Dolls' Houses Past & Present

A website and ezine about dolls' houses: antique, vintage and modern. Plus furniture and accessories.

Restoration of a rather unusual Christian Hacker Doll House   By Cynthia Noakes

House as Found


I bought this house a few years ago because I rather liked the look of it and I also thought there might be more to it than met the eye. Even though I have restored many houses over the years this one proved to be the most complicated.

After it arrived it stayed in the spare room while I pondered on what to do with it. I did not want to start the restoration until I had identified the house for fear of getting it wrong. With this in mind I sent a picture to ‘Dolls House World’ hoping that maybe a reader would be able to help. Kindly, they forwarded the details to their then expert who identified it as a rather unusual Christian Hacker. She very kindly sent me a copy of a black and white catalogue picture of the same model and another black and white photo of a smaller version of my house –almost as much a wreck as mine- Sadly there did not seem to be any colour pictures of the house. Without her help the house would probably still be in the spare room.

The first step was to decide what was original and what needed to be removed. There were some original window surrounds and two lovely floor papers. The staircase was still there with some of the pierced metal balustrade and the arched attic window was complete. No original exterior doors remained, the other attic windows were missing and because the original exterior paint was water based this had disappeared over the years along with any trace of the exterior paper.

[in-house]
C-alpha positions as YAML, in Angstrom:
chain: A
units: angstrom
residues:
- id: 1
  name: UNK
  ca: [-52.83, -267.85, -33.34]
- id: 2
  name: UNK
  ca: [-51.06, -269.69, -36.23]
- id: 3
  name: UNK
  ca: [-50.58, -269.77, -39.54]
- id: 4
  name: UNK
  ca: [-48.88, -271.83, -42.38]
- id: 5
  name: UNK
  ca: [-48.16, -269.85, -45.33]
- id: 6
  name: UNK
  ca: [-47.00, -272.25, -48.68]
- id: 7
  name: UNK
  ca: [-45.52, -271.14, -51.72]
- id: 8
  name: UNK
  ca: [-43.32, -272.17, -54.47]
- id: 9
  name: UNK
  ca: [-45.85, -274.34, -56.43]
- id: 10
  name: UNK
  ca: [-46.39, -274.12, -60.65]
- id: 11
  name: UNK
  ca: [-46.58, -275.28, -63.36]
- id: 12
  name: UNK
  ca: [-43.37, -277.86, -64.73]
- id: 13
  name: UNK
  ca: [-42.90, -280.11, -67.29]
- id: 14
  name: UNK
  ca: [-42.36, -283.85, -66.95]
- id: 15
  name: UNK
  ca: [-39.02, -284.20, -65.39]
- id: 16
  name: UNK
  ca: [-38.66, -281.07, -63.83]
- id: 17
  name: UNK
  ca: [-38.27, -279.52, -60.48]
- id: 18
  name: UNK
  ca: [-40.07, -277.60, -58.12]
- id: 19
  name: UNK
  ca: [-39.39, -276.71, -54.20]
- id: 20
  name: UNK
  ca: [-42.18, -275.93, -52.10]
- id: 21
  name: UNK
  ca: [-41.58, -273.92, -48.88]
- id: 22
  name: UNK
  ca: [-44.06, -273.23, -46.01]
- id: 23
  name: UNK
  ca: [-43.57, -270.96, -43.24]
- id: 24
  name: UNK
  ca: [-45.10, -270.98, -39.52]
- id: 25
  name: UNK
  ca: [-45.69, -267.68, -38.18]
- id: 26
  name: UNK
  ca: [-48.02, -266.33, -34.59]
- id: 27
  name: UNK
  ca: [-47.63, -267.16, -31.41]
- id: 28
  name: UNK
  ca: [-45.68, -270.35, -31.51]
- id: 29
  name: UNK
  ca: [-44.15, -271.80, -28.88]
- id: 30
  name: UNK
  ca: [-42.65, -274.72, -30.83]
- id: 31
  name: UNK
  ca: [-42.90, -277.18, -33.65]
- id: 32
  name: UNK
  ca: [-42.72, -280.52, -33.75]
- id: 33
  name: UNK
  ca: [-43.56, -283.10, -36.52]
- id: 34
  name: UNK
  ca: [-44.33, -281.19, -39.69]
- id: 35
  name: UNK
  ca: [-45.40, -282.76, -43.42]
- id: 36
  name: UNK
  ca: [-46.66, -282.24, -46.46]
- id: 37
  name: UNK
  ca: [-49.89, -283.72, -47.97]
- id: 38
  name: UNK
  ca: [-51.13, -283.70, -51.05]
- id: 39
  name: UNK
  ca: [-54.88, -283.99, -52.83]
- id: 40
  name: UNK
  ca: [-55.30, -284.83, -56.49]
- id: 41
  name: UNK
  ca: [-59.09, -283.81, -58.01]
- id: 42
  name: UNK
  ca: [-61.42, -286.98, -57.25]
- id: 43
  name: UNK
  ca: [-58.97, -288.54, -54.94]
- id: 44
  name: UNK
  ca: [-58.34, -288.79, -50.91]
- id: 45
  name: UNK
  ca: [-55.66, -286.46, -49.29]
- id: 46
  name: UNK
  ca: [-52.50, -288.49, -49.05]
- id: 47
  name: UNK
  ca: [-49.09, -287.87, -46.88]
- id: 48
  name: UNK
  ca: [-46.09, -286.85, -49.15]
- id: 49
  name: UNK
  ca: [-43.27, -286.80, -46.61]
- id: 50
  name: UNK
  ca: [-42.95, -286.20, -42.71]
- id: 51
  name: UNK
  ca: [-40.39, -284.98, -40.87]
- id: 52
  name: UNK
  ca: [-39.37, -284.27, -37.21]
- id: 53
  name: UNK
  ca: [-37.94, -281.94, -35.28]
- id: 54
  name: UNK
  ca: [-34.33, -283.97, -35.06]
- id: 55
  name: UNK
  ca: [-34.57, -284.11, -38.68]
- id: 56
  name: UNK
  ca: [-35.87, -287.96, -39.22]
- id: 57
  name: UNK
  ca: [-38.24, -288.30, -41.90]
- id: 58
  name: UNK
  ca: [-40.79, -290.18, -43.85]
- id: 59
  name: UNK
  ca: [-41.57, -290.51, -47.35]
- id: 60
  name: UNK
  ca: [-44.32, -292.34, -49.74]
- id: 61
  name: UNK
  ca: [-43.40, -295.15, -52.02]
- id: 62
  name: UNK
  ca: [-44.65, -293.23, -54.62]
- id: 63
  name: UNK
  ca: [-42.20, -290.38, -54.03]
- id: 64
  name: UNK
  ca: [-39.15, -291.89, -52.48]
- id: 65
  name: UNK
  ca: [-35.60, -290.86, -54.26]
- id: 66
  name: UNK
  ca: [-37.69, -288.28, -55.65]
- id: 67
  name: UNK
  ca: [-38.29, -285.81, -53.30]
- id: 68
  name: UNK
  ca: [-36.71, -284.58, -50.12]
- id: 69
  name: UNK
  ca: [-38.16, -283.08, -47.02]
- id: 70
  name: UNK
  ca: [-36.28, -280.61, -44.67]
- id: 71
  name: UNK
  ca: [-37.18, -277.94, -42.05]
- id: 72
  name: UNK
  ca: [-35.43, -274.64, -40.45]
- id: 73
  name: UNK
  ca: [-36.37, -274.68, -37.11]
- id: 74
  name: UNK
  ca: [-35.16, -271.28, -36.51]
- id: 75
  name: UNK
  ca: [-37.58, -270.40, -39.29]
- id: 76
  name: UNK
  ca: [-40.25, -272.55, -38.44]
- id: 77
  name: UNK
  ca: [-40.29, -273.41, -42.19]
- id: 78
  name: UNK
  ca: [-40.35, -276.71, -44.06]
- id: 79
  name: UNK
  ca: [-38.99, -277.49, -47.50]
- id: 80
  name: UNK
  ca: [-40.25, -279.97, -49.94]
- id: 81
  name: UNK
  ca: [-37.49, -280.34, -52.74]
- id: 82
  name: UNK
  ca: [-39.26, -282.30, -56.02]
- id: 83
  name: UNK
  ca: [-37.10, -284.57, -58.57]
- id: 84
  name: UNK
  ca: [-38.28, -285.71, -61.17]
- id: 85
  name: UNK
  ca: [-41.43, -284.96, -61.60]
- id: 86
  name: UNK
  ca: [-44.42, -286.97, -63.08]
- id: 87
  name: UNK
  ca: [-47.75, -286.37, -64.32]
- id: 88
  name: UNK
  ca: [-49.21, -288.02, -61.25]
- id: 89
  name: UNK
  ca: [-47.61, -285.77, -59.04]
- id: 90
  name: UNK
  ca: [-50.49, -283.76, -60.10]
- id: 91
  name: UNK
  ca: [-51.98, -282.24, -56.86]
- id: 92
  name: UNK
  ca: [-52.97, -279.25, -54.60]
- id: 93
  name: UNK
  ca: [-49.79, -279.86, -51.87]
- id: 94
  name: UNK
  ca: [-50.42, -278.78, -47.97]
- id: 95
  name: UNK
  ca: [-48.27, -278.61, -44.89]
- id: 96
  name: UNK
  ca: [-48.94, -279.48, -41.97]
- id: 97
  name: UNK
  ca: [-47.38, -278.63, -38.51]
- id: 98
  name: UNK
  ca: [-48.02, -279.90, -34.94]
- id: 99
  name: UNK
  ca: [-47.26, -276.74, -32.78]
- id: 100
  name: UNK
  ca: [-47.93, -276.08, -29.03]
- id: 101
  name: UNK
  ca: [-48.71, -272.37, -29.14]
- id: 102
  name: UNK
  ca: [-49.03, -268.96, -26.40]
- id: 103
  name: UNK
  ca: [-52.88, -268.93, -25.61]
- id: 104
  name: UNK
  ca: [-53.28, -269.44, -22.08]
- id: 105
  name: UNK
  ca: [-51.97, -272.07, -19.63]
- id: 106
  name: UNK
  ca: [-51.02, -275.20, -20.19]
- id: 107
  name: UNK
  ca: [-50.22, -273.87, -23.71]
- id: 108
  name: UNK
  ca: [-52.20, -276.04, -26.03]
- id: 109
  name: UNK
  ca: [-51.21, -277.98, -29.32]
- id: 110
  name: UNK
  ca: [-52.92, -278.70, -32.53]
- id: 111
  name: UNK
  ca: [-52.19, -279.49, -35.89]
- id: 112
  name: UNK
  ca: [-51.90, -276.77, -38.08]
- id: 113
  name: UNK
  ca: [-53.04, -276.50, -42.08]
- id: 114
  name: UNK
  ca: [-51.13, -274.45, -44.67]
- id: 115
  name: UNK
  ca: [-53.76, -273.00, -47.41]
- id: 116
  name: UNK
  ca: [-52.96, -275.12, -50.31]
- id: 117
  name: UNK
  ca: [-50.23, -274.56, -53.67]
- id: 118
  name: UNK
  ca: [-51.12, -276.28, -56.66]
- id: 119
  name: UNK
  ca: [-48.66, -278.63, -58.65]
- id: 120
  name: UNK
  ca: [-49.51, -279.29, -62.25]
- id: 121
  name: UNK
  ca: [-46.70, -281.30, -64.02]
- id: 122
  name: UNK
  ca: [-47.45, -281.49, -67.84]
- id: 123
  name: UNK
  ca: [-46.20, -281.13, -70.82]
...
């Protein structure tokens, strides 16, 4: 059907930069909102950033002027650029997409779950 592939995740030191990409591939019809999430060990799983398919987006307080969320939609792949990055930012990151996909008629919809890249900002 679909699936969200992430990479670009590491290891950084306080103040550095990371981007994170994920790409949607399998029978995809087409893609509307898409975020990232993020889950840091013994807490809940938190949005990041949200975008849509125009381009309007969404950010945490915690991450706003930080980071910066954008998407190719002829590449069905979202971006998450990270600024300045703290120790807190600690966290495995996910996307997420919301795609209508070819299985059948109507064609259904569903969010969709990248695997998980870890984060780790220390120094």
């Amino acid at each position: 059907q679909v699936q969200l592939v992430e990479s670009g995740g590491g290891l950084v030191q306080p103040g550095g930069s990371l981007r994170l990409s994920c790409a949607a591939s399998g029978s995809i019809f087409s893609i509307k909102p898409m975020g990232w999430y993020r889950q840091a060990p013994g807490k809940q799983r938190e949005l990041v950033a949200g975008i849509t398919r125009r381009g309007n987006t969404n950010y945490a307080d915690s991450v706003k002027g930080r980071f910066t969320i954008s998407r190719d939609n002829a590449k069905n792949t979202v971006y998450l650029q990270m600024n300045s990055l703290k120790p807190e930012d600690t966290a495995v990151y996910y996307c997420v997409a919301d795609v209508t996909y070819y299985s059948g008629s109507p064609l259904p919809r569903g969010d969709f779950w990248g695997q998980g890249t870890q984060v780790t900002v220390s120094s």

The first thing I did was to make the two attic windows which slide in and out, typical of many Hacker houses. Fortunately there were marks inside the roof which gave me an idea of the size of the windows. With these in place the house looked better. The balcony was the next step and without a detailed picture it was a little hit and miss. Fortunately I knew the metal surround was the same pattern as the staircase banister so was able to construct one out of  thin metal. This seemed to take for ever and there were times when I would willingly have put the house in the dustbin. When the balcony was finished and new doors fitted I began to feel I was getting somewhere. The next step was to paint the windows and paper the exterior, the roof and the interior. Luckily , because I have restored a few Hacker houses over the years I had a reasonable selection of the correct papers. Lastly I made a couple of chimneys and all was complete.

 I am pleased with the end result although of course without detailed, coloured pictures I cannot be certain how close to the original it is.

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